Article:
By David Gill
RYE, N.Y.-- Jarden Corp. set yet another quarterly record in sales in the third quarter?and its chairman and chief executive officer, Martin Franklin, says the company is on course to break more records next year.
The company posted sales of $1.3 billion in the quarter, an increase of a staggering 28 percent over the third quarter of 2006.
Although net income [$21.2 million] for the quarter suffered a 59 percent hit from adjustments relating to its acquisition of K2 and other one-time costs, without these items, Jarden finished the quarter at $70.3 million, up a powerful 19.4 percent over last year.
Most of the sales increase occurred from Jarden's K2 and Pure Fishing businesses, which were absorbed into its Outdoor Solutions unit. According to Ian Ashken, vice chairman and chief financial officer, sales growth was flat leaving out those two businesses.
Speaking to financial analysts during a Webcast following the release of these results, Franklin said, "We anticipate another record year in 2008, but we still have to deliver on this year. We are focusing on generating total cash flow of $300 million for 2007."
During the Webcast, Ashken said Jarden expects to generate $275 million in cash flow during the fourth quarter alone. "The lion's share of our cash flow occurs in the fourth quarter each year," Ashken said.
Ashken attributed the third quarter's record results to "the diversified nature of our product portfolio," which delivered those results "in a difficult retail environment." He also said the Consumer Solutions unit, under which the company's housewares products are marketed, experienced flat sales growth and a slight decline in earnings.
Franklin said Jarden posted strong results "despite pressure from a tough retail environment on the top line. We had an outstanding performance on a year-to-date basis by maintaining discipline on our margins. We are not chasing revenues at the expense of profits. We're not sacrificing our brand equity for short-term gains."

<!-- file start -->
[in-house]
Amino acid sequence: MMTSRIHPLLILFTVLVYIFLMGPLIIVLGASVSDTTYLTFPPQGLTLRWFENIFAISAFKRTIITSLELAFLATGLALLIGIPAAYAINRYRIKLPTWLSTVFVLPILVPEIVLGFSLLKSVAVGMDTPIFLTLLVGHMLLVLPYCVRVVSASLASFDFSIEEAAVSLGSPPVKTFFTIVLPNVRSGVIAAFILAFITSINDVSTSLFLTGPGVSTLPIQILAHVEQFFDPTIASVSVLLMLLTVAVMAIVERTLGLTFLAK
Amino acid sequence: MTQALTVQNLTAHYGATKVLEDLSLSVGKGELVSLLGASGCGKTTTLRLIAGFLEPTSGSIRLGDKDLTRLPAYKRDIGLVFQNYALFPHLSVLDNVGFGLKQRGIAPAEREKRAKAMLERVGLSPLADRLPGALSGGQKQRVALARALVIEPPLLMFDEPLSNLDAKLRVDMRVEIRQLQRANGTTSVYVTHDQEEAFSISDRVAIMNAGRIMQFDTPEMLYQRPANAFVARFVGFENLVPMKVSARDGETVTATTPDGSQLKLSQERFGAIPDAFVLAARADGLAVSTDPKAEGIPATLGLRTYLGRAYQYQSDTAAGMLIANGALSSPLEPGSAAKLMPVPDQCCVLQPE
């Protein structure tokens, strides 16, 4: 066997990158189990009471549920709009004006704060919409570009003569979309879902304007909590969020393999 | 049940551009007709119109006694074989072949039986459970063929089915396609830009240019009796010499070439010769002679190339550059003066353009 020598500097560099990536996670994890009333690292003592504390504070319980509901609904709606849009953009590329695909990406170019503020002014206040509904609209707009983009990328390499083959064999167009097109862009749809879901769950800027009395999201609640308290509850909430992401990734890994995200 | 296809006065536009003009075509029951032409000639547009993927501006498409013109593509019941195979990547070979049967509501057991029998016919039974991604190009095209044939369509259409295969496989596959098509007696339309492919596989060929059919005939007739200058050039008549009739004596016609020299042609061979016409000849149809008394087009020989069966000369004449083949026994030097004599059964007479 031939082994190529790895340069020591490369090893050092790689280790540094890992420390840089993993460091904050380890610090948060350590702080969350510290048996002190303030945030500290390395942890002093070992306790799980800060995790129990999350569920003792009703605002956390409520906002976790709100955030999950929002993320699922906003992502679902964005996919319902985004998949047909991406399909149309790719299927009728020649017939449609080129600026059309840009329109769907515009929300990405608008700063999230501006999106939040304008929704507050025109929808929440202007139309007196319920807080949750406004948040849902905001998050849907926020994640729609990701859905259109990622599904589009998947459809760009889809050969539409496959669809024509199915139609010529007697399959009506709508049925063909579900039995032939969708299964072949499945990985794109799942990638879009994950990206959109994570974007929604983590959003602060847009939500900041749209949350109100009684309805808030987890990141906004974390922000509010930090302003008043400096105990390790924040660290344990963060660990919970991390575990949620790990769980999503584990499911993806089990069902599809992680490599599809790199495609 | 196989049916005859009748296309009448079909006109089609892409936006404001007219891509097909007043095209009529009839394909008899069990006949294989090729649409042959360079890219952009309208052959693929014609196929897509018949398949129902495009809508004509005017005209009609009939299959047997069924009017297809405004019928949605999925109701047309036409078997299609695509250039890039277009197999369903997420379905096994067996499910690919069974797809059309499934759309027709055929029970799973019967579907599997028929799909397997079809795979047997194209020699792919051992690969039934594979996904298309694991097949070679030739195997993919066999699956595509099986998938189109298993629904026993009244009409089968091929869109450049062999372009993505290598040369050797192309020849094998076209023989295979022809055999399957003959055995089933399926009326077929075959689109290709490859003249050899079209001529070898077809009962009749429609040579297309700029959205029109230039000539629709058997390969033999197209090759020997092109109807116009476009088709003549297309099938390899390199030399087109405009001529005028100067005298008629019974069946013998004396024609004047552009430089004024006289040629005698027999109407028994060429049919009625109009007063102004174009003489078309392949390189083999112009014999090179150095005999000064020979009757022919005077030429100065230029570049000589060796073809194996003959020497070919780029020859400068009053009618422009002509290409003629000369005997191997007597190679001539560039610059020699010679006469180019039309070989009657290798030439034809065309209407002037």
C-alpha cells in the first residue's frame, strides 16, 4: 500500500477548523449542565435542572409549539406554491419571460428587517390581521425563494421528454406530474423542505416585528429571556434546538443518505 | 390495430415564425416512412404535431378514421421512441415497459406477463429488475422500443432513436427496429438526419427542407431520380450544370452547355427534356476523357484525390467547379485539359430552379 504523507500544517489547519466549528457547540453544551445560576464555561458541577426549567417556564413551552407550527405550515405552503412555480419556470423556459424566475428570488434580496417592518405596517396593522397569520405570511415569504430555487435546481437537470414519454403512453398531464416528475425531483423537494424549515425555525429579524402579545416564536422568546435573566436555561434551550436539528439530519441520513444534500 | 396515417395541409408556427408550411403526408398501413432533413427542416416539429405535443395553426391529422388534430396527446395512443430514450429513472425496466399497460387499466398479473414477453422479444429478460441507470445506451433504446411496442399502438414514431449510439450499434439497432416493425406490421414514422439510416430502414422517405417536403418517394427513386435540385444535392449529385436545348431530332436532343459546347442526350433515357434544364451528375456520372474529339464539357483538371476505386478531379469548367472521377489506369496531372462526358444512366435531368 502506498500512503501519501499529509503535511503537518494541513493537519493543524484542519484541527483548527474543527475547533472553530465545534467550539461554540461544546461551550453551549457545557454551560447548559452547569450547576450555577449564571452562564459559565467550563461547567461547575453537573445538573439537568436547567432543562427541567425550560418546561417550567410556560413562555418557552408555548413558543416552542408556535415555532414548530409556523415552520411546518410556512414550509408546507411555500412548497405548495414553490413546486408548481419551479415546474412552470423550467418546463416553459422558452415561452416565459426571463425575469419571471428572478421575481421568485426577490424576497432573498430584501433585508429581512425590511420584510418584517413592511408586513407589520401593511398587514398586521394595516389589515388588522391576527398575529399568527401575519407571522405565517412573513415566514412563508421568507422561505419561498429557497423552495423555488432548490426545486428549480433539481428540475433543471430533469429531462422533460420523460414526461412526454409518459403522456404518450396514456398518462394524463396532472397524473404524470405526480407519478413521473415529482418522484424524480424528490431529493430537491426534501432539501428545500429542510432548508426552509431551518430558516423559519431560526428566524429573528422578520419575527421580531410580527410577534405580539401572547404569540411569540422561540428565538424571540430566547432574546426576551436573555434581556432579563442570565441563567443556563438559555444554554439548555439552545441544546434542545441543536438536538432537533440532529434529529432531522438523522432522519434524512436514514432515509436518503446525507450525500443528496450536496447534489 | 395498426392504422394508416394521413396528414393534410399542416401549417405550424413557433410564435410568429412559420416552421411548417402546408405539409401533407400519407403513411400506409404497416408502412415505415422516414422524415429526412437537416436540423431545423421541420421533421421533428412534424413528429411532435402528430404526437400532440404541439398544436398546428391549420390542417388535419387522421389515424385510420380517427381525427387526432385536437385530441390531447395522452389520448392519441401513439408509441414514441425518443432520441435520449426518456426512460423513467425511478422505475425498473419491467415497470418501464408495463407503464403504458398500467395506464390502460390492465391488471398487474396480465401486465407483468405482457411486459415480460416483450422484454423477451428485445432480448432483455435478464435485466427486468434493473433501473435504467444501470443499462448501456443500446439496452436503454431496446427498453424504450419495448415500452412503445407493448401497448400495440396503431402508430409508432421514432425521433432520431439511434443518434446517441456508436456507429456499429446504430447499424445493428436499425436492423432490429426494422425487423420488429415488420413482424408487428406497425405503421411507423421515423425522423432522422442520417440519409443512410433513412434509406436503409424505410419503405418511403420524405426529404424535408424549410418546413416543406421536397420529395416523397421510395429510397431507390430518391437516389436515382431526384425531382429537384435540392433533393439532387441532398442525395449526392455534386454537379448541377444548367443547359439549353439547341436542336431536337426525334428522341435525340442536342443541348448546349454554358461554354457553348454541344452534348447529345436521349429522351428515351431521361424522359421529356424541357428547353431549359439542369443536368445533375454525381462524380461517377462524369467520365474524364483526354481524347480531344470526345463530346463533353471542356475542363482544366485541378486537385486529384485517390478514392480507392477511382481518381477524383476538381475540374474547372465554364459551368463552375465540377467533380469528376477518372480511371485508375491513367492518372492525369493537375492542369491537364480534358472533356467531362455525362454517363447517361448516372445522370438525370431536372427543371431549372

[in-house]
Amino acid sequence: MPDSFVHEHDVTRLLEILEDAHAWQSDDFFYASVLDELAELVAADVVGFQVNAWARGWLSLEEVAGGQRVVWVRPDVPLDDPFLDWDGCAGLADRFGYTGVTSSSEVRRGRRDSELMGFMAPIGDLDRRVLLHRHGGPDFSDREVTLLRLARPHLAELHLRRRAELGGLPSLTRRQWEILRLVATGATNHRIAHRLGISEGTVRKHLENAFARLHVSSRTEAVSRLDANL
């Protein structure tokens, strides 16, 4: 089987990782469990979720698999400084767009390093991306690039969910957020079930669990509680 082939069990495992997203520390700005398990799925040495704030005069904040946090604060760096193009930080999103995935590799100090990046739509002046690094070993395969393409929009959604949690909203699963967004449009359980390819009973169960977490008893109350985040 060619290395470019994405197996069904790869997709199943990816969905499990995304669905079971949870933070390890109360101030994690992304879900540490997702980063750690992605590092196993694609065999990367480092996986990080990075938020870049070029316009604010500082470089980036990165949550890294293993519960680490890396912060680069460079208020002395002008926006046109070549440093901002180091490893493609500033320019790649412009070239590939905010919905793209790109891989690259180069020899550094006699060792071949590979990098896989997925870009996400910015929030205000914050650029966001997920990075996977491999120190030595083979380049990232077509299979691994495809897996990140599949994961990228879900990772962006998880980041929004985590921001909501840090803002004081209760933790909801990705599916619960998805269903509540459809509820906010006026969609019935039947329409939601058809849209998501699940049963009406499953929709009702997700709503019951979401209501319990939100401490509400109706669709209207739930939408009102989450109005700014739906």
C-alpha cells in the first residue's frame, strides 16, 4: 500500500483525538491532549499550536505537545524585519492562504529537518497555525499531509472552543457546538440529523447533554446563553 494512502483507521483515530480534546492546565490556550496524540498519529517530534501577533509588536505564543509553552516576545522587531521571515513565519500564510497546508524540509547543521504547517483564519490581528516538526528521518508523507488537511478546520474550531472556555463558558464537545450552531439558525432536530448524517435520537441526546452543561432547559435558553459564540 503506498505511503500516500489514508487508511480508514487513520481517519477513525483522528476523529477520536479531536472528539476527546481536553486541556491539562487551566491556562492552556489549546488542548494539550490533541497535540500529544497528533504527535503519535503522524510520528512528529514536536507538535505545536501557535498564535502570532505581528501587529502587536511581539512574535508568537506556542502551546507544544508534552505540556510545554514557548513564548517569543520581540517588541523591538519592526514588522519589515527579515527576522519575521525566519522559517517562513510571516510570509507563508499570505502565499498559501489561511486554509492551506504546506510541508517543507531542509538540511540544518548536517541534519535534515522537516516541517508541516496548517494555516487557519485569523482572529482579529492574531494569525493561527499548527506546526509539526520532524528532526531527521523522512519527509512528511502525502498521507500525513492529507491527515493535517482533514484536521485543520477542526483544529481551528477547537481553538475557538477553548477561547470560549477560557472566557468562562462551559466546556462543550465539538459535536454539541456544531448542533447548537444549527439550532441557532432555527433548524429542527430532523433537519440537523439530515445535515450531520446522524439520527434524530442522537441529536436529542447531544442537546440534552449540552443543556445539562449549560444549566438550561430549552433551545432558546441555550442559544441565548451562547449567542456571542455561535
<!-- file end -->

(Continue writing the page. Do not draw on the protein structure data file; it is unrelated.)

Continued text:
Through the first three quarters, Jarden logged a 15 percent increase in sales, which totaled $3.2 billion. Net income without the adjustment items reached $142.9 million, up 25 percent over the first nine months of 2006.
Expanding on this point, Franklin cited the company's Coleman brand of outdoor products. "We could have chased dollars in Coleman in the second quarter by marking down the product aggressively, but we elected not to do that," he said. "Some of the retailers tried to do that on their private-label products, but it didn?t work."
Ashken added, "We want to stick to the disciplines we've agreed on at the beginning. We're holding the line on prices, even with retailers that request markdowns."
Although Franklin acknowledged that the retail economy has become difficult, he added that there are opportunities for strong business nevertheless.
"From what we've seen, the performance at our retail customers is fairly healthy," Franklin said. "It's not as robust as in recent years, but the customers are still there. Where you have new products and innovation, you are able to get shelf space because consumers are still buying to meet their real wants and needs."
Innovation is another advantage Jarden holds over its competition, Franklin said, citing the company's next generation of Margaritaville margarita makers, which was launched earlier this year. "Innovation and the diversified nature of our product portfolio gives Jarden a unique position and a qualified edge in competing in these markets," he said.
Franklin also said Jarden is "in pretty good shape" in inventories going into the fourth quarter. "We've managed our inventories well on a go-forward basis," he said. "Some of our retail customers have pulled back on inventories, though. They are taking a cautious view of their own businesses in anticipation of an economic slowdow" in the quarter.
Continued discipline will be necessary for Jarden if it is to meet its goal of new records next year. Ashken said the company is anticipating cost increases in 2008, "but not as dramatically as what we saw in 2005 and 2006, when oil prices skyrocketed. We don't anticipate increases as high next year, but we'll have to manage through those increases. You'll see a lot of increases coming from higher labor costs in China. We definitely believe that we're in an inflationary environment."